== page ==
The strategic cooperation agreement signed today by Bahrain and the United States has taken many observers by surprise. While all eyes were focused on the ongoing saga of a possible US-Saudi-Israel deal, Washington and Manama were quietly negotiating a strengthening of the United States’ commitment to the region that will have far-reaching consequences for the Gulf and beyond.
Bahrain and many of its neighbors have long desired more dependability and predictability from the United States—not just with respect to the threat posed by Iran, but as a partner on whom they can count on through thick and thin. From the perspective of some Arab allies, Washington waxes hot and cold. Today’s administration may shower you with solicitous attention while its successor treats you as a pariah or slow-walks bilateral cooperation on issues of strategic importance.
Underlying this disparity between expectations (from Arab leaders) and reality (the United States’ mercurial embrace) is a fundamentally flawed logic employed by many in Washington: that the Arab states of the Gulf need the United States—its arms, troops, technology, and markets—more than the United States needs them. The truly precedent-setting aspect of this agreement is the implicit recognition by the United States that this logic no longer holds.
Give the Biden administration credit: It has learned, adapted, and forged new policies that will remake the modern Middle East. In the legally binding agreement, the United States commits to consult and provide assistance if Bahrain faces an imminent security threat. Never before has the United States gone so far in extending such a security pledge to an Arab state. As US Secretary of State Antony Blinken explained, the pact will also “strengthen the coordination between our armed forces and the integration of our intelligence capacities.” Those who emphasize that the agreement falls short of a NATO Article 5-style security guarantee miss the point. A new bar has been set, a new standard established from which there is no walking back. This US-Bahrain pact will serve as the framework and basis for all future agreements with other regional powers—and they are coming, make no mistake.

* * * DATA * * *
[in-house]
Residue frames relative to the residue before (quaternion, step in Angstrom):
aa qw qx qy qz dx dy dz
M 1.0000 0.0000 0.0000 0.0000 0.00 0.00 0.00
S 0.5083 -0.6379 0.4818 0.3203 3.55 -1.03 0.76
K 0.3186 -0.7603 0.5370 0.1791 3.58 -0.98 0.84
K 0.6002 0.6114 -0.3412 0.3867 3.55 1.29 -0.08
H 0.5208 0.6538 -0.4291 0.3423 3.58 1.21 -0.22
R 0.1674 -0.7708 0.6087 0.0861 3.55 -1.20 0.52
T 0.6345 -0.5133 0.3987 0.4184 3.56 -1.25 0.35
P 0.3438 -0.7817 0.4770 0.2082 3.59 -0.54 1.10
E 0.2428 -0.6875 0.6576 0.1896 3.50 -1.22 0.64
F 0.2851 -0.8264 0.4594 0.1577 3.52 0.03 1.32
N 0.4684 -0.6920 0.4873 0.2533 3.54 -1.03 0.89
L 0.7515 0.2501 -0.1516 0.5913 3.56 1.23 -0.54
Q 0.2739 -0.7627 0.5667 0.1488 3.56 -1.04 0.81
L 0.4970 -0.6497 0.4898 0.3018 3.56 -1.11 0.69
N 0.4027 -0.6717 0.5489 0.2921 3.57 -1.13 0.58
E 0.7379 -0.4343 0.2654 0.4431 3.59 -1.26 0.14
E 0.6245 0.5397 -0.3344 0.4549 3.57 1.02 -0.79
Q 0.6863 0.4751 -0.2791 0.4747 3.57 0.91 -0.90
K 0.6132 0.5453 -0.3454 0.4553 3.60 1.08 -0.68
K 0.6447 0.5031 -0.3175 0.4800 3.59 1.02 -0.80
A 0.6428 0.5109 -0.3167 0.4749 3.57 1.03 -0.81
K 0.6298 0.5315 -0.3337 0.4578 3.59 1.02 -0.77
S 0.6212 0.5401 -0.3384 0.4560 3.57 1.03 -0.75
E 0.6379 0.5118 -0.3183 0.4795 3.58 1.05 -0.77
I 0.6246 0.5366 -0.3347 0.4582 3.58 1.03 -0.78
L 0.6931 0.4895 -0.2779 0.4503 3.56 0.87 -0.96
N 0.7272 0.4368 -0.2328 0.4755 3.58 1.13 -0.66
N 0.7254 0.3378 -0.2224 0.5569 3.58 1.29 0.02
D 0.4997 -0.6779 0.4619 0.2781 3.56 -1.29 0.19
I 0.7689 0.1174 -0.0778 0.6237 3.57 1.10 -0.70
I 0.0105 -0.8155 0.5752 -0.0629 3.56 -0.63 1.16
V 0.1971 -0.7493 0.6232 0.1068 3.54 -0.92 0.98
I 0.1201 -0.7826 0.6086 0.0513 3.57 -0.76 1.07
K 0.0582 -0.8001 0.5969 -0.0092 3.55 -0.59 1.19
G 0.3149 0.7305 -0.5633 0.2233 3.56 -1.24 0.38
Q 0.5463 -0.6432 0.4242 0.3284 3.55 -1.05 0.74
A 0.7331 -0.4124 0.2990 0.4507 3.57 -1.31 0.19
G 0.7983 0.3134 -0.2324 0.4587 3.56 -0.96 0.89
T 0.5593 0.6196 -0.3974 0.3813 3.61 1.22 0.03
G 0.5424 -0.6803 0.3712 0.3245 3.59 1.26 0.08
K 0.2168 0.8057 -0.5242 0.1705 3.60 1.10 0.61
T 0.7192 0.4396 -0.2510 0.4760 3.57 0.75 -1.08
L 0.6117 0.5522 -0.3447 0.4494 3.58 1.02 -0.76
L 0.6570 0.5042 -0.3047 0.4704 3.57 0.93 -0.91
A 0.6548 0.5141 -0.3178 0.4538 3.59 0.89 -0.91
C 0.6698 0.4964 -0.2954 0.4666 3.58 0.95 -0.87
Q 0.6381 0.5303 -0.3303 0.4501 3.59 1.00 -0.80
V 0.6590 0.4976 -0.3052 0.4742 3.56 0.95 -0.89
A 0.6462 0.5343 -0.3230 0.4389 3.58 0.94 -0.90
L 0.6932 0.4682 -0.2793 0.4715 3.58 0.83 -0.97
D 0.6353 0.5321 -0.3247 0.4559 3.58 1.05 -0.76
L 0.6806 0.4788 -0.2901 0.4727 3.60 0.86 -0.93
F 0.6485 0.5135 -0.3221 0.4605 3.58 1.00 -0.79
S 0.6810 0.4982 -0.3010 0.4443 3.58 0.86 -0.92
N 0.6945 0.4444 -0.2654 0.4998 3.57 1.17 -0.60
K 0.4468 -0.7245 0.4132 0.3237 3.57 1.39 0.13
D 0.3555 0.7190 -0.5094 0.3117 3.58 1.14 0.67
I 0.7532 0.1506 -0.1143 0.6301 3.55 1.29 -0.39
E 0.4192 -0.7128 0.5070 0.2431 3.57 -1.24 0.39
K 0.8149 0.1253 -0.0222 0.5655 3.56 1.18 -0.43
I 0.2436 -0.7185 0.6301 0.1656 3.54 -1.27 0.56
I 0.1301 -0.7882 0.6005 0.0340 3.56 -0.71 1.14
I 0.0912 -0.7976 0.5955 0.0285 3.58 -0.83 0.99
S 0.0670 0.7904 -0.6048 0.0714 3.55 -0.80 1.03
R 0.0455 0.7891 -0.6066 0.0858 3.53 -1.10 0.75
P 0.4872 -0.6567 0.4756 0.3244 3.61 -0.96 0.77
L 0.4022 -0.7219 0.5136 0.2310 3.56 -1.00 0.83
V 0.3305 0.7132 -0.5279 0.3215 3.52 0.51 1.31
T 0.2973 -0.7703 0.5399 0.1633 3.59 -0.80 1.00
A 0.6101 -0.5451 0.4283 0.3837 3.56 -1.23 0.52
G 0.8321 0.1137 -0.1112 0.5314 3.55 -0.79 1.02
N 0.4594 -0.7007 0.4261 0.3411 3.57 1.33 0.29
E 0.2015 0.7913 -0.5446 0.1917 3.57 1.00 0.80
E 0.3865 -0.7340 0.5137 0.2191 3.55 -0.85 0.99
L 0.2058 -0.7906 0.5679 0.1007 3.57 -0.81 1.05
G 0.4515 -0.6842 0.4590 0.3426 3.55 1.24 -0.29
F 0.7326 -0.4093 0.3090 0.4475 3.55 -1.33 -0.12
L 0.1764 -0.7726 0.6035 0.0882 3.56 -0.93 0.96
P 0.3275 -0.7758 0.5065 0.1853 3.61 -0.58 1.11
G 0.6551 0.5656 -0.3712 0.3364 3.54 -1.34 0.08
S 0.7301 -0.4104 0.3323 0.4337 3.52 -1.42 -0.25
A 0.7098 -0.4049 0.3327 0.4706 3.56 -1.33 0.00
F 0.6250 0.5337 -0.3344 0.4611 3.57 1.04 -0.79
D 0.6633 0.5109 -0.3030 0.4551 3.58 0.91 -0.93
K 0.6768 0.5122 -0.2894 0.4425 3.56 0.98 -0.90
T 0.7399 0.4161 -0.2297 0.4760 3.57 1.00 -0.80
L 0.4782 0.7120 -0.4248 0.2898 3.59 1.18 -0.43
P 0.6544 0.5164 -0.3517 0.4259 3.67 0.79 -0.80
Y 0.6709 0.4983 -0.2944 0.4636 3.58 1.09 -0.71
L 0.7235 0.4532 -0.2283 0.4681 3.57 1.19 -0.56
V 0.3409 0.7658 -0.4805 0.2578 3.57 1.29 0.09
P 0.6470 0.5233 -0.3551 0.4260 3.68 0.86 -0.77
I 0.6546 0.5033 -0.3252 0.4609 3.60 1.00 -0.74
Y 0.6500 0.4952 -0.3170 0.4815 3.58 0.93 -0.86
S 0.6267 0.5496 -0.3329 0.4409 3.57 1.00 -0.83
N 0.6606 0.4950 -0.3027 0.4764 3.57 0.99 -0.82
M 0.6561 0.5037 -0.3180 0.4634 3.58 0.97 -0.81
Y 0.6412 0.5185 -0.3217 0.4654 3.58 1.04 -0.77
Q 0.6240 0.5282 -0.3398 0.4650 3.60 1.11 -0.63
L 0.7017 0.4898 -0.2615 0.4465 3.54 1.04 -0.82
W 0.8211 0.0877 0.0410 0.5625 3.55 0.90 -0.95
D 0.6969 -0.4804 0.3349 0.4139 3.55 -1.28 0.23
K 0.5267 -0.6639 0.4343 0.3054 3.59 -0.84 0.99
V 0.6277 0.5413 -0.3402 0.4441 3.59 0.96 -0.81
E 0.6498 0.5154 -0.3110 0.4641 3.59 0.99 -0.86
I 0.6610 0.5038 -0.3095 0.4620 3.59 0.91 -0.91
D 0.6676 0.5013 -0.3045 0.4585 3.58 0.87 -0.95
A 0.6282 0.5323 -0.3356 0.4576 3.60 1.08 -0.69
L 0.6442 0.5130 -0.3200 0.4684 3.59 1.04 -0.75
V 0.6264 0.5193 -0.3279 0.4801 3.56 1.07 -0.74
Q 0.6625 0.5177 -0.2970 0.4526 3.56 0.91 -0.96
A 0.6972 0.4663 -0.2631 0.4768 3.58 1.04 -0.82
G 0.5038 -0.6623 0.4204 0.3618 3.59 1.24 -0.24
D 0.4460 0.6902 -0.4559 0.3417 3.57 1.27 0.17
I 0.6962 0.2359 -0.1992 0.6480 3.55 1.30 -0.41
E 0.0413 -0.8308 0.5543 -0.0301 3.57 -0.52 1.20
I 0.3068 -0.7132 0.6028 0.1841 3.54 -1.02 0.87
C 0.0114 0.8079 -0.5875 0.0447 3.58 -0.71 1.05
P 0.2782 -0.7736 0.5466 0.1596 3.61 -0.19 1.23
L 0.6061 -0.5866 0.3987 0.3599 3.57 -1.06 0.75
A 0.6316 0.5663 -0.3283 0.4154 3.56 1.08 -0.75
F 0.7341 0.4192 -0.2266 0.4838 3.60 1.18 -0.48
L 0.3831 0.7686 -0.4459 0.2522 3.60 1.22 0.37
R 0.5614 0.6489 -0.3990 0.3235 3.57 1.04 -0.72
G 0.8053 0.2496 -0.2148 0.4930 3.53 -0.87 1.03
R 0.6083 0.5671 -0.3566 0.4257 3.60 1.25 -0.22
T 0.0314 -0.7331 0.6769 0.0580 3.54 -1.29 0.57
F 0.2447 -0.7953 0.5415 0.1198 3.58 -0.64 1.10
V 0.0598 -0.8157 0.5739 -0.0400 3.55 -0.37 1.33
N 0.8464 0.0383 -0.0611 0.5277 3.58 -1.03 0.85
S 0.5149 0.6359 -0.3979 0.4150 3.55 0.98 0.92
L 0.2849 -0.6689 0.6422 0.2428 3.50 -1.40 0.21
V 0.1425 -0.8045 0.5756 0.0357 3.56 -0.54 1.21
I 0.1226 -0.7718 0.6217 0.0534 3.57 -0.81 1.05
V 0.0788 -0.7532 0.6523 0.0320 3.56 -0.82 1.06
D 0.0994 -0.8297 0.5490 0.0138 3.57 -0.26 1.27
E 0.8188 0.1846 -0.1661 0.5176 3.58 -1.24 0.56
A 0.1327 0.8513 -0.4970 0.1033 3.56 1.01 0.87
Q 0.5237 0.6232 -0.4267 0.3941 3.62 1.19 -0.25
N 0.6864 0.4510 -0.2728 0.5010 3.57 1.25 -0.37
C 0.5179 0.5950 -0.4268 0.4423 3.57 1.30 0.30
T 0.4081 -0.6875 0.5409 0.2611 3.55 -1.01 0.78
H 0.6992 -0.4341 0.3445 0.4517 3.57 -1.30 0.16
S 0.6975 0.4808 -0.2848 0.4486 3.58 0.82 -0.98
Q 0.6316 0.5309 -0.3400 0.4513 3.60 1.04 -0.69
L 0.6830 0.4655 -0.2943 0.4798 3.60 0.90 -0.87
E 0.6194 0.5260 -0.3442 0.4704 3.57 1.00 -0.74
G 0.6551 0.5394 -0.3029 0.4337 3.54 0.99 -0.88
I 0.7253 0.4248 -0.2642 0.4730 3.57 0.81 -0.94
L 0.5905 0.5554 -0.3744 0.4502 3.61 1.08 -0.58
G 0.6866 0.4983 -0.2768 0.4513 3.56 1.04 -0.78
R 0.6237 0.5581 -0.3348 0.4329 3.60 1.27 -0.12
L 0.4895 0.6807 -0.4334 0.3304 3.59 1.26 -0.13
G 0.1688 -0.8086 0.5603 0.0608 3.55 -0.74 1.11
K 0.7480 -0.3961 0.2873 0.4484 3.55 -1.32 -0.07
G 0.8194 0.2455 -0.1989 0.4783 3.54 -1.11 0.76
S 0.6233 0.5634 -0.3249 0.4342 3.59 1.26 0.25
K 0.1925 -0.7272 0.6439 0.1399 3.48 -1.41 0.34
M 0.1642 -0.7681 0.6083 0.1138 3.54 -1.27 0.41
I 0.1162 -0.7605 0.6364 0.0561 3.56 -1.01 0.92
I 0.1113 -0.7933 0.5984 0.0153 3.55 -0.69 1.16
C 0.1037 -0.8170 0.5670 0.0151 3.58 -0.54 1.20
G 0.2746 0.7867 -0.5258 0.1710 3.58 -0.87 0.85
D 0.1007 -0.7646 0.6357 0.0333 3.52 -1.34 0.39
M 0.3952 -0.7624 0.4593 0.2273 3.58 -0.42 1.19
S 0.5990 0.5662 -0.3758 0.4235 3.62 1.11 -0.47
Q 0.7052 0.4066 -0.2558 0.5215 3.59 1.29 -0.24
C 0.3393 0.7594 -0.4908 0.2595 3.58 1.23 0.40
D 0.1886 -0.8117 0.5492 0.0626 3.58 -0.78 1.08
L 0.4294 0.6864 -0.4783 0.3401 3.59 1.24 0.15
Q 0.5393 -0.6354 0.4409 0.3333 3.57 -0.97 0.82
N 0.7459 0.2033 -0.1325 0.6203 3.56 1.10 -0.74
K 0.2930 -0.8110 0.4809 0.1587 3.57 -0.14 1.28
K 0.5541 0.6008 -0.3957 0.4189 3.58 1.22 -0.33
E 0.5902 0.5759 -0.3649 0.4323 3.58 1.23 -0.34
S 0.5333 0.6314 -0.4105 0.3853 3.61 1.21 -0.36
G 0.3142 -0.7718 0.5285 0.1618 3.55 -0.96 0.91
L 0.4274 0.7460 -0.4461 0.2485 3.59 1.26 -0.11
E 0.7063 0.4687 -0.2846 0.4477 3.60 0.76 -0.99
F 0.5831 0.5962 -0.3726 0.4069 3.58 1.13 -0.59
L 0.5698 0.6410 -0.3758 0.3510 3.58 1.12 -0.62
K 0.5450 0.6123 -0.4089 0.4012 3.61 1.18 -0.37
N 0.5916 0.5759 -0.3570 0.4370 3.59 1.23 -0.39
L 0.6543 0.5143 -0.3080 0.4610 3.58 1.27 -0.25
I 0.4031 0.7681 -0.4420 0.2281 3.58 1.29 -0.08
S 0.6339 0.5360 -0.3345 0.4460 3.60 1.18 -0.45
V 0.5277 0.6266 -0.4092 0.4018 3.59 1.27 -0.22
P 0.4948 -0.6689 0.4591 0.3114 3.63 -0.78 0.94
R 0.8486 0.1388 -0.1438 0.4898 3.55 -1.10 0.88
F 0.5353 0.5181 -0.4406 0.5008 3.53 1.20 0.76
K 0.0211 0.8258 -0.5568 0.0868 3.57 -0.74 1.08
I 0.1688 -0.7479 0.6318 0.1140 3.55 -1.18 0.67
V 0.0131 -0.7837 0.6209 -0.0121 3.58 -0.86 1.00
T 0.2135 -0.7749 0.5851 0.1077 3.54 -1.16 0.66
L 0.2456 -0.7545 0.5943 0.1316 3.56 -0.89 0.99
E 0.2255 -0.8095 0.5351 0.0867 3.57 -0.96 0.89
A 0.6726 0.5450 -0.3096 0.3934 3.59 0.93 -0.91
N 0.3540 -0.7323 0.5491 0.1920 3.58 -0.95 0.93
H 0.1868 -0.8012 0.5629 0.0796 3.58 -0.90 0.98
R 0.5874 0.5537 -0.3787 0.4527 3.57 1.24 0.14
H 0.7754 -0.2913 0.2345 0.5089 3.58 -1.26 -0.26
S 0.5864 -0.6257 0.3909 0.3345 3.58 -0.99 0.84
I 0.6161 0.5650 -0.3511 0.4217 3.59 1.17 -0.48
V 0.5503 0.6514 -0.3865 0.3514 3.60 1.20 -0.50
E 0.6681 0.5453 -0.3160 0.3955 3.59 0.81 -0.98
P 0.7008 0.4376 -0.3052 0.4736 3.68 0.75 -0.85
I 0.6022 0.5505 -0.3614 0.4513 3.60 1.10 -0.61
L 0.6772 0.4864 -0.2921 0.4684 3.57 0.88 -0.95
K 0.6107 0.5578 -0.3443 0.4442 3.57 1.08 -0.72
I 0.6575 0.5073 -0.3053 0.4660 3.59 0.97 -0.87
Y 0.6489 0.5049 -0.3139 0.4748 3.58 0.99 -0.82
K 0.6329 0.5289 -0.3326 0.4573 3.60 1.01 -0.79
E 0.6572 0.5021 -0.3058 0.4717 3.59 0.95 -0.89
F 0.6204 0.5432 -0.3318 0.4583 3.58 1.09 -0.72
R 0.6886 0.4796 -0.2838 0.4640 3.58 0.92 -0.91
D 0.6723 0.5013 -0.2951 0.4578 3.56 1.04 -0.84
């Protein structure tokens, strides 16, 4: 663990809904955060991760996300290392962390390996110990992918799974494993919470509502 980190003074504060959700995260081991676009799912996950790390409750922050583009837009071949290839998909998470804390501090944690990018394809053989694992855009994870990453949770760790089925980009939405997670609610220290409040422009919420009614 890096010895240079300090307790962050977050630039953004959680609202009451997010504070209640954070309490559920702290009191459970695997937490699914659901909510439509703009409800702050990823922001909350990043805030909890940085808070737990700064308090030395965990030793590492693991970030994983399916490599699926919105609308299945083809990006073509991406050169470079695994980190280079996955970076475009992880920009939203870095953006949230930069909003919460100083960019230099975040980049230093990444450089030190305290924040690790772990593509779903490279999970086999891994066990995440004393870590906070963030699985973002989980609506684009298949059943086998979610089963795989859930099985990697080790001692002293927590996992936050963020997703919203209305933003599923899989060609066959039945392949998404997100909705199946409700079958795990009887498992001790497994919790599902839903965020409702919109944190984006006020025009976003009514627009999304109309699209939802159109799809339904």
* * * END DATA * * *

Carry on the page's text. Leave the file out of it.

Why Bahrain and why now?
Sensing that the time was right, Bahrain’s leaders initiated talks on this deal more than a year ago. The government there had long desired to take its historically close relationship with the United States to the next level. Bahrain was the first state in the region to host a major US military base on its territory (Naval Forces Central Command); first to sign a free trade agreement with the United States; and first to be accorded major non-NATO ally status. Yet a combination of evolving threats in the region and the pressures of globalization made it imperative to codify an even more robust partnership.
The Abraham Accords gave further momentum to this thinking. The rapid and comprehensive cooperation between Israel and the Arab nations of the Gulf had created a new strategic reality that produced new opportunities and possibilities. Bahrain was determined to seize these opportunities.
For the United States, the path to yes was considerably more circuitous. US President Joe Biden and his foreign policy advisors entered office understandably wary of deeper Middle East entanglements. During the 2020 campaign, Jake Sullivan, the future national security advisor and top negotiator of the deal with Bahrain, had presciently written in Foreign Affairs with Daniel Benaim that